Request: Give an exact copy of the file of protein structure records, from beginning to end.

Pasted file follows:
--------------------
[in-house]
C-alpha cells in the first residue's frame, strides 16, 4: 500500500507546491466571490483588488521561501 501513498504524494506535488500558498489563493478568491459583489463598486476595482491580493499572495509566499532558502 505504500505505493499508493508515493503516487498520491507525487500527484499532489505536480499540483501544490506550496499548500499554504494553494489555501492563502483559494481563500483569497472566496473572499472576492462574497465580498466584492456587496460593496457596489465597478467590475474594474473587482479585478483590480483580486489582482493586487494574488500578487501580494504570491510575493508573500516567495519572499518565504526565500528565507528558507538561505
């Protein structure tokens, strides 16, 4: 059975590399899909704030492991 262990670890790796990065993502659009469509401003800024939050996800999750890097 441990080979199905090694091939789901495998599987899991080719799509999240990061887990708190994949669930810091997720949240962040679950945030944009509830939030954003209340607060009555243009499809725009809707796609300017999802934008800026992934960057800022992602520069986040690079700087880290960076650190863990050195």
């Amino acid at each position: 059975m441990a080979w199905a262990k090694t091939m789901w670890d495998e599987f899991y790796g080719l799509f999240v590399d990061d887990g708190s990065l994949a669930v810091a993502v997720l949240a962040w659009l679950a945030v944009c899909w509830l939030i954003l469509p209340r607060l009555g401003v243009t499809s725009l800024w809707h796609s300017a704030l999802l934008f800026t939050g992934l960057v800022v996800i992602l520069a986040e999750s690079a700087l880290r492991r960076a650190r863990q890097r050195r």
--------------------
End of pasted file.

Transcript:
[in-house]
C-alpha cells in the first residue's frame, strides 16, 4: 500500500507546491466571490483588488521561501 501513498504524494506535488500558498489563493478568491459583489463598486476595482491580493499572495509566499532558502 505504500505505493499508493508515493503516487498520491507525487500527484499532489505536480499540483501544490506550496499548500499554504494553494489555501492563502483559494481563500483569497472566496473572499472576492462574497465580498466584492456587496460593496457596489465597478467590475474594474473587482479585478483590480483580486489582482493586487494574488500578487501580494504570491510575493508573500516567495519572499518565504526565500528565507528558507538561505
């Protein structure tokens, strides 16, 4: 059975590399899909704030492991 262990670890790796990065993502659009469509401003800024939050996800999750890097 441990080979199905090694091939789901495998599987899991080719799509999240990061887990708190994949669930810091997720949240962040679950945030944009509830939030954003209340607060009555243009499809725009809707796609300017999802934008800026992934960057800022992602520069986040690079700087880290960076650190863990050195």
């Amino acid at each position: 059975m441990a080979w199905a262990k090694t091939m789901w670890d495998e599987f899991y790796g080719l799509f999240v590399d990061d887990g708190s990065l994949a669930v810091a993502v997720l949240a962040w659009l679950a945030v944009c899909w509830l939030i954003l469509p209340r607060l009555g401003v243009t499809s725009l800024w809707h796609s300017a704030l999802l934008f800026t939050g992934l960057v800022v996800i992602l520069a986040e999750s690079a700087l880290r492991r960076a650190r863990q890097r050195r």